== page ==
Signs of voting reform
By John Nichols
July 19, 2001
Now that Republican leaders in the U.S. House have
stalled the only serious chance for federal campaign finance reform
before the 2002 election, it is easy to despair over the prospect of
ever creating a fair and functional election system in this country.
If a measure as mild as the House version of the
McCain-Feingold campaign finance reform bill is too radical, what
hope could there possibly be for broad reform not merely of campaign
financing but of election systems that are as destructive to
democracy as special interest dollars?
Oddly enough, backers of trickier structural reforms
appear to be having more success than the campaign finance fixers.
Even as the McCain-Feingold march toward campaign finance reform was
being halted in Washington, there came encouraging news from the
"laboratories of democracy" - states and communities where real
reform always begins.
In San Francisco, the Board of Supervisors voted 10 to
1 in July to hold a March 2002 referendum on adopting instant runoff
voting for mayor, city attorney, board of supervisors and other
local elective offices. Instant runoff voting allows voters to rank
candidates for an office and then, if the first-choice candidate of
a voter is eliminated, the vote is transferred to the voter's No. 2
Long promoted by the nonpartisan Center for Voting and
Democracy as an alternative to anti-democratic winner-take-all
elections - which allow candidates with support only by a minority
of the electorate, such as George W. Bush, to prevail - instant
runoff voting has drawn strong support from Green and New Party
activists and is now under serious consideration by legislatures in
Vermont and Alaska as a possible reform for statewide elections.
But if San Francisco backs the reform next spring, it
would likely become the first major U.S. jurisdiction to do so.
"This really has the potential to put instant runoff voting on the
radar of people across the country," says Rob Richie of the Center
for Democracy and Voting.
In Illinois this summer, the campaign for another
alternative voting system reform - cumulative voting - has
picked up steam with an unexpectedly enthusiastic endorsement from a
blue-ribbon task force on electoral reform. Until 1980, Illinois
legislators were elected from multimember districts that each sent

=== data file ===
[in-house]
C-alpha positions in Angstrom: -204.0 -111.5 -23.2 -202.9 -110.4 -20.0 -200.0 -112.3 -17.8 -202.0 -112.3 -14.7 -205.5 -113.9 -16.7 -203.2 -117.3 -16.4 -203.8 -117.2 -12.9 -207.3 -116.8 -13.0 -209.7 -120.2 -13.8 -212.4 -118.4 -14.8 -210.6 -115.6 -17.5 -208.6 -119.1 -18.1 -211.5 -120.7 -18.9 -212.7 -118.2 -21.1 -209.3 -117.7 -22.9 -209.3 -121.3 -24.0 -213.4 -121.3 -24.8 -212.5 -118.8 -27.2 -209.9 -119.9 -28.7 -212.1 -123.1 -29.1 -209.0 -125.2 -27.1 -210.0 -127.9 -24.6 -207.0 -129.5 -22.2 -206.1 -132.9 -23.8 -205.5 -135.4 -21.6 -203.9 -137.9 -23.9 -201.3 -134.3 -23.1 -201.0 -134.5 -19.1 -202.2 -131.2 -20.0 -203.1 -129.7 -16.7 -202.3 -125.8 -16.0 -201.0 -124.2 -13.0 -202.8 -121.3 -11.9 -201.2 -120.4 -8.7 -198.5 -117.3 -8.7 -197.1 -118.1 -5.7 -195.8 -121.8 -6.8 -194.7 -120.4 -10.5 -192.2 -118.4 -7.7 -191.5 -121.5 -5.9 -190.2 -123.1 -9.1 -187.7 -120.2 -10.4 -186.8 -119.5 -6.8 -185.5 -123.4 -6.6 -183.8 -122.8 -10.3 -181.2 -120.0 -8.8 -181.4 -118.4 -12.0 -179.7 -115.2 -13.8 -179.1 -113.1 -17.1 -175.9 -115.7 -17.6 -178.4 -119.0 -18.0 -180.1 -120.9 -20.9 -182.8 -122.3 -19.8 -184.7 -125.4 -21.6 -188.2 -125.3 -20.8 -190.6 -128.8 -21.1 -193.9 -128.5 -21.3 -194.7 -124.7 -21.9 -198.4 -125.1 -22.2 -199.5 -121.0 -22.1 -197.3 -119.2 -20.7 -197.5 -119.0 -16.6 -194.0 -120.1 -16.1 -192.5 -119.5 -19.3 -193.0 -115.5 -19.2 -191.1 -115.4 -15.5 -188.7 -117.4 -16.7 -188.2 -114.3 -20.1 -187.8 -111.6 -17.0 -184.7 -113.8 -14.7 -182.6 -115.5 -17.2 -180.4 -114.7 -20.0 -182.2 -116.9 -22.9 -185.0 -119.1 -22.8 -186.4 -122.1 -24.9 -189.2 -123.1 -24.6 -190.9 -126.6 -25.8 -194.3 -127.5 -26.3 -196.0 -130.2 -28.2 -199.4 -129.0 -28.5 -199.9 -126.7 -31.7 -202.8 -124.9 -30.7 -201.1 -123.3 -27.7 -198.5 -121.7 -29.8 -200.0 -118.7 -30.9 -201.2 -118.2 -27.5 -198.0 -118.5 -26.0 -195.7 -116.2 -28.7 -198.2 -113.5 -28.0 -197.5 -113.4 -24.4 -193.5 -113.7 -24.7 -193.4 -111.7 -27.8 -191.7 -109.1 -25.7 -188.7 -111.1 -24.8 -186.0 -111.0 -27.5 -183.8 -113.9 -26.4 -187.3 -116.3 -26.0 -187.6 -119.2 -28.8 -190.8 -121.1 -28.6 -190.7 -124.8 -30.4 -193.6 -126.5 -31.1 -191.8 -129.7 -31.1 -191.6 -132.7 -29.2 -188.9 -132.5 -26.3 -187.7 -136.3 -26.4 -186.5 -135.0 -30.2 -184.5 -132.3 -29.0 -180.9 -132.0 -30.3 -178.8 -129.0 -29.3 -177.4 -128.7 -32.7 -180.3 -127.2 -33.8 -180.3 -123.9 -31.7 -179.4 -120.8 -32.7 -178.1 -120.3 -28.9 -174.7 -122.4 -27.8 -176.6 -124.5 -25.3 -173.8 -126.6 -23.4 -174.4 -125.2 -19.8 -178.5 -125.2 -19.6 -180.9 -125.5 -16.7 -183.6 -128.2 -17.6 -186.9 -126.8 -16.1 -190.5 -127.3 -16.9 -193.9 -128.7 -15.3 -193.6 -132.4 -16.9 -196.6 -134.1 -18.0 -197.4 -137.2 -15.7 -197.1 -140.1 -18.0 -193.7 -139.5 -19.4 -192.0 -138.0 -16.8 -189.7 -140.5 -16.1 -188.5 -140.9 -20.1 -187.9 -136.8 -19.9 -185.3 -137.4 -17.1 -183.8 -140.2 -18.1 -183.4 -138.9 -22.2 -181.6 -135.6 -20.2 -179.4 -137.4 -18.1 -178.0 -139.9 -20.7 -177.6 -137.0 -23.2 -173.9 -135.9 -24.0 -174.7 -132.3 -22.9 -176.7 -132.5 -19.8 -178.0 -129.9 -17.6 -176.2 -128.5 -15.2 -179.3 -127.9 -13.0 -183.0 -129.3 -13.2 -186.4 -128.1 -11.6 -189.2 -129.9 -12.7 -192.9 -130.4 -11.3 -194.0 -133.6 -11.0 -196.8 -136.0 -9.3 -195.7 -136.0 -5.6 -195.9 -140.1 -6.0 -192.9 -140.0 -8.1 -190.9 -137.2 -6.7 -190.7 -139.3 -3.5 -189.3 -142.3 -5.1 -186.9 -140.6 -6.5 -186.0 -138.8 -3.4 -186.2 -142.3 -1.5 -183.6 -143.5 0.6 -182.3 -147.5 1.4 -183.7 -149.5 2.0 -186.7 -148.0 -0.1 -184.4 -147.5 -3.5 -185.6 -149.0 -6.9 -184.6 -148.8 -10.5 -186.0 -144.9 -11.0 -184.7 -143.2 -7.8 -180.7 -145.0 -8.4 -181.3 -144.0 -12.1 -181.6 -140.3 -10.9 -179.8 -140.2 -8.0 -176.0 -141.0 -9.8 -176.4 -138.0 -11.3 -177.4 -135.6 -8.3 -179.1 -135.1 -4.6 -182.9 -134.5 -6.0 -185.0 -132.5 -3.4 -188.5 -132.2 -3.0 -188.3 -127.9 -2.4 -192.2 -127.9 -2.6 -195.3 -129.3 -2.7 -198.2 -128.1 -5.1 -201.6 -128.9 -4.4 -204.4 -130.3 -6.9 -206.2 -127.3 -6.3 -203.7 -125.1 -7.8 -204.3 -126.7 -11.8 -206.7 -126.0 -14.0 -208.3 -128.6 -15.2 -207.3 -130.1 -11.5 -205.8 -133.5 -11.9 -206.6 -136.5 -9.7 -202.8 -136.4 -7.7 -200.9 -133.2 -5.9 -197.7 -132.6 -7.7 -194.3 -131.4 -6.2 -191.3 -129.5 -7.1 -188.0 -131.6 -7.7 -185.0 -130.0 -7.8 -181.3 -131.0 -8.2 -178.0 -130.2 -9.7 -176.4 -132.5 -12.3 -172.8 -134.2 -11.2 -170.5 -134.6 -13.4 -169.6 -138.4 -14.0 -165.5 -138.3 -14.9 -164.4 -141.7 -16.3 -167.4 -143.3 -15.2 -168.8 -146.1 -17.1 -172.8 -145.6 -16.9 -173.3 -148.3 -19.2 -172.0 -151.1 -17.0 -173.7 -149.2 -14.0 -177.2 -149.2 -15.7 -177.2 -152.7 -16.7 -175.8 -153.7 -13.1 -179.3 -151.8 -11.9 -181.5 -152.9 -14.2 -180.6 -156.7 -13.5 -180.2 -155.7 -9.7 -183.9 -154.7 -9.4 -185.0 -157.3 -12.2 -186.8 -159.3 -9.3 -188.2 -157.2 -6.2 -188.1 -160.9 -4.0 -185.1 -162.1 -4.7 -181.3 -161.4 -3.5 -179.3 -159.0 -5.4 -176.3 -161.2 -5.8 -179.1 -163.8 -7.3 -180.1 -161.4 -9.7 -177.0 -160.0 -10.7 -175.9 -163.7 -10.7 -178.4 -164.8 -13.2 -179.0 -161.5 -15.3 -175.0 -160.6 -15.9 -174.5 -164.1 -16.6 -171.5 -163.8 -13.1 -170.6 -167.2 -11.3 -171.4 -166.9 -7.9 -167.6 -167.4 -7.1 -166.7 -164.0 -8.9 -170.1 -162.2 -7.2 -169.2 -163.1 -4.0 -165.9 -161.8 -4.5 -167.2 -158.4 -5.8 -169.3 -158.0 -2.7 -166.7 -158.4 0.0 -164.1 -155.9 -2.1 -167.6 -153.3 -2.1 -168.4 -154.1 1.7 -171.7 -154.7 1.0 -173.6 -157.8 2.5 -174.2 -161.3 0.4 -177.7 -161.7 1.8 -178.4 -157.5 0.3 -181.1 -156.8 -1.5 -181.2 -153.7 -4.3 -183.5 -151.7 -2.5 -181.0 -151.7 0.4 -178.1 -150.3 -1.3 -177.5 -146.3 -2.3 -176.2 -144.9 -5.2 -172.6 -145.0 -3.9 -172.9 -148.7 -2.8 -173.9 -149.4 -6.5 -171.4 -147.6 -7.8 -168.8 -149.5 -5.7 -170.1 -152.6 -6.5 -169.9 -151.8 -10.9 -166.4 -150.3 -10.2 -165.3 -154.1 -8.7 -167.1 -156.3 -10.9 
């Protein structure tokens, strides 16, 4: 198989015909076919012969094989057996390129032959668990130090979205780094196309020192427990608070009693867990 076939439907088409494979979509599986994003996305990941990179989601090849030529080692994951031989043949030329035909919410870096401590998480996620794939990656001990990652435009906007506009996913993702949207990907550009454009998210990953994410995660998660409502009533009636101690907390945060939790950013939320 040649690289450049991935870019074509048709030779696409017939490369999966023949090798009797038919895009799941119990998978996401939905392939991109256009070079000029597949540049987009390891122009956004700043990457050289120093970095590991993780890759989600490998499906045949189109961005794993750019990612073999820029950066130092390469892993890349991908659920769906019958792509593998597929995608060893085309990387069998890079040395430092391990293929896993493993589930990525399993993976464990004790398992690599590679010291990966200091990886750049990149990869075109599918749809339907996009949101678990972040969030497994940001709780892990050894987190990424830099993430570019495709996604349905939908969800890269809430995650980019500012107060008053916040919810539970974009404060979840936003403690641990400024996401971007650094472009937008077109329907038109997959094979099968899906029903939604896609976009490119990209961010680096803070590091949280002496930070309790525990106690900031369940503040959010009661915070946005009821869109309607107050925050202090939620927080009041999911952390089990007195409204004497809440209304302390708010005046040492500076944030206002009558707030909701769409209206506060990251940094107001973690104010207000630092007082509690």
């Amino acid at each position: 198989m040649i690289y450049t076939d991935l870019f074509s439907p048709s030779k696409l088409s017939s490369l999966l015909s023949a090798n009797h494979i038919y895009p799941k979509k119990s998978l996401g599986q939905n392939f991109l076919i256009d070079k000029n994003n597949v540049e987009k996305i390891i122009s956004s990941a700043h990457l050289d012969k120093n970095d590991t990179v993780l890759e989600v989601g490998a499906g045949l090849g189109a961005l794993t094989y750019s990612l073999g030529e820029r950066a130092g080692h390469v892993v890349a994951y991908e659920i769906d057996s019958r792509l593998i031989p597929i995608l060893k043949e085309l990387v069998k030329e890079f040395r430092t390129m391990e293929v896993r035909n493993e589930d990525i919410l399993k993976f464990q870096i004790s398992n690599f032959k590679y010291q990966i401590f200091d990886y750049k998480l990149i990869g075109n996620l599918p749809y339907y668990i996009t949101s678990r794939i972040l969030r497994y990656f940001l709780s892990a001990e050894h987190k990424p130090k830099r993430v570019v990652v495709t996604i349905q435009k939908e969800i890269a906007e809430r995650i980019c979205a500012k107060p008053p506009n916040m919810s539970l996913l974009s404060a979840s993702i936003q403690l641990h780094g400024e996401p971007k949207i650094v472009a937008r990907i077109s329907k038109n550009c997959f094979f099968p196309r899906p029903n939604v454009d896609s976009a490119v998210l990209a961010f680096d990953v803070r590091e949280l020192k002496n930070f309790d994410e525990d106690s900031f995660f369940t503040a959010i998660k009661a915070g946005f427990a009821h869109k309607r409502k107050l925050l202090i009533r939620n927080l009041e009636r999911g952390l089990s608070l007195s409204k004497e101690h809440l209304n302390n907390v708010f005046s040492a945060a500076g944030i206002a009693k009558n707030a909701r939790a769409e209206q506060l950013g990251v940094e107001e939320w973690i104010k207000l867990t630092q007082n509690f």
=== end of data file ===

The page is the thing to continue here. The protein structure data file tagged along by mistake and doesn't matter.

three legislators to the state Capitol.
Each party placed only two candidates on the ballot,
thus ensuring that even in overwhelmingly Democratic or Republican
districts there was minority party representation. Voters could cast
one vote each for three candidates, 1 votes for each of two
candidates, or a single vote for a single candidate - allowing
minority groups to achieve representation by "accumulating" their
The commission called for a return to cumulative
voting, noting that, since the elimination of cumulative voting,
Illinois has seen dramatic declines in the number of contested races
for the legislature, sinking voter turnout, a squeezing of
opportunities for women and minority candidates and concentration of
power in the hands of a few powerful legislative leaders.
The recommendation of the commission, which was
chaired by former Republican Gov. Jim Edgar and former U.S. Rep.
Abner Mikva, had improved the chances of a bill to make the change,
which is sponsored by state House Majority Leader Barbara Flynn
Currie, D-Chicago. Still, she says, "It's a hard sell. People are
not much focused on the intricacies of how electoral systems
Dan Johnson-Weinberger, a task force member and
executive director of the Midwest Democracy Center, says his group
will step up the campaign for the change, however, arguing that,
"When half of all legislative races were uncontested in the last
general election, and when half of the eligible voters don't even
bother to participate, it is not that hard to make the case that the
current system is failing by most basic measures of democracy."
Some of the stronger support for the change, says
Johnson-Weinberger, is coming from progressives and third-party
activists who see cumulative voting as a tool to reduce the power of
major parties, entrenched pols and special interest groups.
Mikva, who started his career as an Illinois
legislator under the old cumulative-voting system, thinks they're
right to be on board. "You could win without a party base,"
"My base was the University of Chicago, and I was able
to beat the party candidate."
John Nichols is associate editor for The Capital